Based on a fund’s perspective with respect to its peers as well as the benchmark — essential information for LP asset allocation as well as GP fundraising.
Fund terms and fees and fees
Additionally, as included in PitchBook’s PitchBook Benchmarks feature Fund Terms & Fees provides two key functions: First it provides PitchBook users the ability of displaying six funds terms and fee metrics. These include the management fee carrying, investment terms, funds term hurdle rate , and the commitment to GP. In addition, it gives users the capability to display another index.
To LPs and GPs the Fund Terms and Fees offer the additional benefit of clarity and flexibility in reviewing fund managers and performing market analyses. LPs are able to use this function to assess the fee structures that currently apply to funds as well as GPs to get an understanding of how their fees are compared with their peers.
Custom fund benchmarking FAQ
Why is the custom financial benchmarking of your choice matter?
Private market funds work different from virtually any other strategy for investment. They’re closed-end investments, therefore many of the conventional public market benchmarks that people utilize, whether for broad equities such as a mutual fund, the hedge fund. A lot of private capital benchmarks are unsuitable because they’re made up of basic characteristics like vintage year, type of fund (PE or VC, for instance. ) the size of the fund and the location of the highest-level. They are typically too broad to allow for a meaningful comparison.
Despite these flaws, GPs and LPs typically invest a lot working to ensure that standard benchmarks from third parties fit for the specific benchmarks they’re looking for.
The pre-made benchmarks serve functions, but they also provide a general view of the way an investment approach performs with no need to conduct extensive benchmarking. However, when these benchmarks are used to establish comparisons between particular funds and strategies for fund management, they frequently require LPs as well as GPs make their decisions using benchmarks that are not complete, a risk that could be reduced should they be able to design custom benchmarks of their own.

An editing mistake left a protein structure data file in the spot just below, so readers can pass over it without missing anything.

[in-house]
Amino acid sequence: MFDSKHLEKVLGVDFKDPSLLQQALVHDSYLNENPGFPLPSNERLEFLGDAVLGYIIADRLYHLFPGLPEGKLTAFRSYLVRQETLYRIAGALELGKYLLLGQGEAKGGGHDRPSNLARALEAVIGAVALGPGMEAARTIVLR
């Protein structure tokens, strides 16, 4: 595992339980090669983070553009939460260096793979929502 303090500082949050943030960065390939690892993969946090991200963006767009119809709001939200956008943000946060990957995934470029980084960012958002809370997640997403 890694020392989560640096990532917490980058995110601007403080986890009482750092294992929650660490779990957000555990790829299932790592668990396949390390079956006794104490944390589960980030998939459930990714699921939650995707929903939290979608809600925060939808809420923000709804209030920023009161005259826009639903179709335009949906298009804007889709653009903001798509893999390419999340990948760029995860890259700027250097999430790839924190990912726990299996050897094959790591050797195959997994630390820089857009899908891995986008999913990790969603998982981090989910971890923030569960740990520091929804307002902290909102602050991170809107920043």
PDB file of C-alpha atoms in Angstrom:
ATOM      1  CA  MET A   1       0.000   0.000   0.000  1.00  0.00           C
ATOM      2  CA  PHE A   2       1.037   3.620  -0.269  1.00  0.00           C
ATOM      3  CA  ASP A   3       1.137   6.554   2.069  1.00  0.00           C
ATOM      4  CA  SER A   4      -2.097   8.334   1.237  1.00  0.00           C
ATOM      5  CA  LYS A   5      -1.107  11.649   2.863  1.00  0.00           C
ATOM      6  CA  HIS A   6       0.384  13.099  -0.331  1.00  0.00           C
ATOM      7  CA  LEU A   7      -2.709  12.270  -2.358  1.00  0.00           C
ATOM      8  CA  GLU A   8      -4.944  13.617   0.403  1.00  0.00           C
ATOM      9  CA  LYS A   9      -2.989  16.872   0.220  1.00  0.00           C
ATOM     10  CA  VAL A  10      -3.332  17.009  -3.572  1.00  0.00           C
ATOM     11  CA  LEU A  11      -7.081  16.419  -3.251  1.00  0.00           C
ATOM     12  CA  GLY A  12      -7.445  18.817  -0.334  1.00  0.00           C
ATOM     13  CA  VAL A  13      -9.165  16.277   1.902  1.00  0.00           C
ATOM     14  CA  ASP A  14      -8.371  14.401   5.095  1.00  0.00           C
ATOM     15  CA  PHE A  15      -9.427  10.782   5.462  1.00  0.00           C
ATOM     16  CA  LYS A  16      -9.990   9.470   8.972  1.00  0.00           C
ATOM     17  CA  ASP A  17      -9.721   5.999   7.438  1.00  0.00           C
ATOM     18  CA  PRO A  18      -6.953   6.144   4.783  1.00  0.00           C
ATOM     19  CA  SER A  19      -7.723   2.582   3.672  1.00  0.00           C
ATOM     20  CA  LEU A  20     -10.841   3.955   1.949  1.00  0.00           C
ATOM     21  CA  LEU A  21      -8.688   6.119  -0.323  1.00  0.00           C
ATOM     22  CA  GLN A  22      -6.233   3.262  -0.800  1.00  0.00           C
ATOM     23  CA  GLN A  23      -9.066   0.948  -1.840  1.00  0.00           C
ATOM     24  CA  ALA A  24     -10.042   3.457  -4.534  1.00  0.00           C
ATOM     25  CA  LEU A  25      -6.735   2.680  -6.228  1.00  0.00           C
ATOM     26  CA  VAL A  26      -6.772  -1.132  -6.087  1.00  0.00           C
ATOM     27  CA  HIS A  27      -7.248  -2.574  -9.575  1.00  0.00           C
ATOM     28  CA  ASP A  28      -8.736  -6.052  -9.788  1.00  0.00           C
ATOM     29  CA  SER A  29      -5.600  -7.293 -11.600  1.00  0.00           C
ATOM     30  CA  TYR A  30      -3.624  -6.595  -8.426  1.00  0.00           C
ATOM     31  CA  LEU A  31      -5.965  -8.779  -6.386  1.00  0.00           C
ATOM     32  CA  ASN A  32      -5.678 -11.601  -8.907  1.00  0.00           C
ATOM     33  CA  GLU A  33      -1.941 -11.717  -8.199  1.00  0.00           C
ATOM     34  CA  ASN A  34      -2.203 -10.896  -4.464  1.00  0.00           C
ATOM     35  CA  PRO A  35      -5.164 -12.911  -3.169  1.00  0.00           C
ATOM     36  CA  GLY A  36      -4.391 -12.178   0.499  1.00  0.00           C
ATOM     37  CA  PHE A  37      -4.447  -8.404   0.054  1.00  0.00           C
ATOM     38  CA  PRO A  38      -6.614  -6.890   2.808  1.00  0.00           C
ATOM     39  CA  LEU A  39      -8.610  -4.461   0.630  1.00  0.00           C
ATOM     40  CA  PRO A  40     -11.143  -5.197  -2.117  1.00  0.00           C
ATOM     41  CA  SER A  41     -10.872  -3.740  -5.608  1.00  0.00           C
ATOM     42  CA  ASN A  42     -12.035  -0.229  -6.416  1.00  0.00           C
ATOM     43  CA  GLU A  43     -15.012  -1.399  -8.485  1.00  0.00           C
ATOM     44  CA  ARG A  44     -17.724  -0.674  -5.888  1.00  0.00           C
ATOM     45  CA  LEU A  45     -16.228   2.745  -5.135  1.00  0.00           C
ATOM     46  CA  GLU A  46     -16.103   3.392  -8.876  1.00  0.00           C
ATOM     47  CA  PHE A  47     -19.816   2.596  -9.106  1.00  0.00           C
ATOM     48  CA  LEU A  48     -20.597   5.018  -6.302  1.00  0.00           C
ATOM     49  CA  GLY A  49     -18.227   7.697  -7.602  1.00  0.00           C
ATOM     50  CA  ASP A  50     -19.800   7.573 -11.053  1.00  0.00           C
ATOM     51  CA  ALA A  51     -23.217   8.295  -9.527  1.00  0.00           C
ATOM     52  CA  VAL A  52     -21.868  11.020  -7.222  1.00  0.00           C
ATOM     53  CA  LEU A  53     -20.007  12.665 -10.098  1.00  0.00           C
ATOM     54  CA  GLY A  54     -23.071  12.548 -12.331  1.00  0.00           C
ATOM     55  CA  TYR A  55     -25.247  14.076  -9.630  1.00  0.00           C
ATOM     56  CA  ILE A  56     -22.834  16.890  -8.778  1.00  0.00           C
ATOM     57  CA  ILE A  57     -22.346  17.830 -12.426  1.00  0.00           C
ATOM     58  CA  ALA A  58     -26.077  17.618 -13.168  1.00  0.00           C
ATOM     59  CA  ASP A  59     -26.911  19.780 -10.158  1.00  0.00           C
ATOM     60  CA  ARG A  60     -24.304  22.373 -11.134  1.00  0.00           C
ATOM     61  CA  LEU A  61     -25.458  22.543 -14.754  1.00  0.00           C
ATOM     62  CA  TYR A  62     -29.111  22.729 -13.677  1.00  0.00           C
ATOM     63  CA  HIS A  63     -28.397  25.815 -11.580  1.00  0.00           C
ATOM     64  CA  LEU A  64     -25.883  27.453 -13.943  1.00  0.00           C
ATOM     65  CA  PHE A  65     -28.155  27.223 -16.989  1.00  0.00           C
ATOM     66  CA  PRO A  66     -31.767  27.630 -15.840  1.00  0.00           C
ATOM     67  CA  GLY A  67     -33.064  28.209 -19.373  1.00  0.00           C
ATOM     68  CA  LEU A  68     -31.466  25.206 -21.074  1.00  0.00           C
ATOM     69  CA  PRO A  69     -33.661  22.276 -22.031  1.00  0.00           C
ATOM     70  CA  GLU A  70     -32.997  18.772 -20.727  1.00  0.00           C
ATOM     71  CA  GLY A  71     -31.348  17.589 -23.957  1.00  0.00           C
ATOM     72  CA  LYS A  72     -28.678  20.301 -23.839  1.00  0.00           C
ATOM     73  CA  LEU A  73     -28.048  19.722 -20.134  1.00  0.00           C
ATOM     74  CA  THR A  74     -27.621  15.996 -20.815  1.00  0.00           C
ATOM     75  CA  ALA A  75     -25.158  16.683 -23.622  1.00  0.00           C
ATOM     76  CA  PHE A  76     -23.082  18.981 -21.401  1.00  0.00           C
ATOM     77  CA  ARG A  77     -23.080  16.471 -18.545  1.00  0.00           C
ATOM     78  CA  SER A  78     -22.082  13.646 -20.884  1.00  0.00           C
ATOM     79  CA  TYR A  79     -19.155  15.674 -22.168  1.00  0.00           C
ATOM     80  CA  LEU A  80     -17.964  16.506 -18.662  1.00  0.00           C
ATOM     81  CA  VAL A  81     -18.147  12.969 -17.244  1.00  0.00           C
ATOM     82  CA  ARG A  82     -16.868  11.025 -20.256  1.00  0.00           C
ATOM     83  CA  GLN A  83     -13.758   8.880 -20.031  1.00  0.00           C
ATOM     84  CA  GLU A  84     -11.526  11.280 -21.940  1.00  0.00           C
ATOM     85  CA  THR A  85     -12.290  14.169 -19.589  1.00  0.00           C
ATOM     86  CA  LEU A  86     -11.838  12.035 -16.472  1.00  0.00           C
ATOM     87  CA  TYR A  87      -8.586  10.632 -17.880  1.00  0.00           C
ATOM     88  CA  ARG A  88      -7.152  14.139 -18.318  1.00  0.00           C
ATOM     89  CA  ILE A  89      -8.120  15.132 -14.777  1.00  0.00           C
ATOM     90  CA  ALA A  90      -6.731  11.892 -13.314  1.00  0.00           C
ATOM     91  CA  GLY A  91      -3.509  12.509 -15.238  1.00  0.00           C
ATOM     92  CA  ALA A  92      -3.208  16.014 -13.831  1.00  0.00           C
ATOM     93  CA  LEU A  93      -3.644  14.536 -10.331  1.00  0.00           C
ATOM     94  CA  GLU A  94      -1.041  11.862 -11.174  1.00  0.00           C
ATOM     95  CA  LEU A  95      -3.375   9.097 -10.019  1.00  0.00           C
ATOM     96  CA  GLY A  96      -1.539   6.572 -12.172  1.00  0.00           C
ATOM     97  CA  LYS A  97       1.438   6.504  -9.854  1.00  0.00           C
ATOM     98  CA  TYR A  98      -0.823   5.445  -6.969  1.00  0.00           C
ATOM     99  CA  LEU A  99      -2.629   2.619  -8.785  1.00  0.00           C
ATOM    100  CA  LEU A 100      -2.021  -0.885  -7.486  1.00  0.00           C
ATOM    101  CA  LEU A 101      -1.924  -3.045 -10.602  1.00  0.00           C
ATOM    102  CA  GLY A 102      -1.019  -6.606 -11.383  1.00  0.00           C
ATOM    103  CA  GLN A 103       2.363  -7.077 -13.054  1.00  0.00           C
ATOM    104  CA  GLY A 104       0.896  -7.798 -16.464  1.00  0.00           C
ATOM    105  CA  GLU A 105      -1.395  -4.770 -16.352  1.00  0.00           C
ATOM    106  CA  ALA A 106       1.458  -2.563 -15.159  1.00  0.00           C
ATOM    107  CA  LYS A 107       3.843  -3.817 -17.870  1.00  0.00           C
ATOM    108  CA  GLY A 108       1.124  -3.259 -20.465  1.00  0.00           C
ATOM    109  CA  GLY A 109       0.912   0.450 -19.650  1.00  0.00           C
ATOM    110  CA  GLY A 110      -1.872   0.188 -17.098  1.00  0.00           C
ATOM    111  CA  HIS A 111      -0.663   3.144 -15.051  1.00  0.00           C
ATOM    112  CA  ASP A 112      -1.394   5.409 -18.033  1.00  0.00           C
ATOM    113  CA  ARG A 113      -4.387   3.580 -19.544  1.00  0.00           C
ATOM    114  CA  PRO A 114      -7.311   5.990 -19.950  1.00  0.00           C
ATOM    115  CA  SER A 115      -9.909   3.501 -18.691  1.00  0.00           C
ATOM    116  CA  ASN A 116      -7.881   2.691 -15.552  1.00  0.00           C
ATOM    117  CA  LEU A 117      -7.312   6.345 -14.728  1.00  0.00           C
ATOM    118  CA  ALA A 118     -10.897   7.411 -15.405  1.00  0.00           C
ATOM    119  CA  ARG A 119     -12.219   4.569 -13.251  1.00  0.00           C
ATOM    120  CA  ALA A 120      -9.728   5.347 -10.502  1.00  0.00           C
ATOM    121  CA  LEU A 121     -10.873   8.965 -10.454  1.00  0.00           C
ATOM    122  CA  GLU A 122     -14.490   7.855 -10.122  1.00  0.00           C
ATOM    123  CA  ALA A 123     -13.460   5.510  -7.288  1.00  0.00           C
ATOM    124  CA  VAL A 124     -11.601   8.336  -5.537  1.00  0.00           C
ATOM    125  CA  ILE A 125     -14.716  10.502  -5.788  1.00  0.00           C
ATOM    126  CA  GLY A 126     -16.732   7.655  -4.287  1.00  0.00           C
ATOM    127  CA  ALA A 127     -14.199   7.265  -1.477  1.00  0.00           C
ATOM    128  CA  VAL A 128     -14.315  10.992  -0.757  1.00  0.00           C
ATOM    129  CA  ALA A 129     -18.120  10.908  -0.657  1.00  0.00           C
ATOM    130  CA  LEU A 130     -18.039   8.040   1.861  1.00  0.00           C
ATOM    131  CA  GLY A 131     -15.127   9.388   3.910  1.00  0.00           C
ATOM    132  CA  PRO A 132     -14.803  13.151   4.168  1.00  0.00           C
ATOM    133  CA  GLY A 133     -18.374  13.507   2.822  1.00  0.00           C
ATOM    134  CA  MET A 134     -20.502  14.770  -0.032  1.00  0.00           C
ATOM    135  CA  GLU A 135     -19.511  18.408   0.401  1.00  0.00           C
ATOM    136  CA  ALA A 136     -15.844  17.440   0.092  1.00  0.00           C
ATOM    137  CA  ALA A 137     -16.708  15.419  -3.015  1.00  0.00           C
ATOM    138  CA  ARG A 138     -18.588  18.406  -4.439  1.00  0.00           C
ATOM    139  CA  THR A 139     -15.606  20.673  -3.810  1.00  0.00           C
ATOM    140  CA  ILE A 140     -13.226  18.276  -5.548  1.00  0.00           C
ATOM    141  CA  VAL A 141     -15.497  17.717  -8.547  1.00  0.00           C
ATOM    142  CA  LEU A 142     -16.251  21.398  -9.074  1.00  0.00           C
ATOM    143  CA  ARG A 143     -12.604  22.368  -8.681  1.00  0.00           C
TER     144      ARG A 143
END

What’s the advantages from benchmarking?
Transparency is the key word. Investors must have a better understanding of benchmark data to decide whether it’s appropriate for their purpose or if a different method is required for the right comparison. Many third-party service providers don’t reveal the funds that the benchmarks they use are the investments these funds have made, or the performance of the individual funds.
This lack of transparency may cause important questions to remain unanswered. For example, do the fund of comparison invested in exactly the same type of firms? Perhaps even the same industries? At the end of the day financial benchmarks with no transparency can lead to the loss of crucial information that could be used to assess the performance of the company.
What is the most appropriate benchmark for an individual benchmark for funds?
In addition to the standard details that third-party benchmarks for private markets offer on the funds, their size, type and geographic location, you might also consider making better comparisons by looking at:
- Portfolio construction
- Investment mandates
- Focus on industry and/or specific sectors
- More specific definitions of the size of funds and their place of operation
Each of these aspects are beneficial for gaining an accurate picture of the fund’s performance, which eventually leads to better decision-making about investments.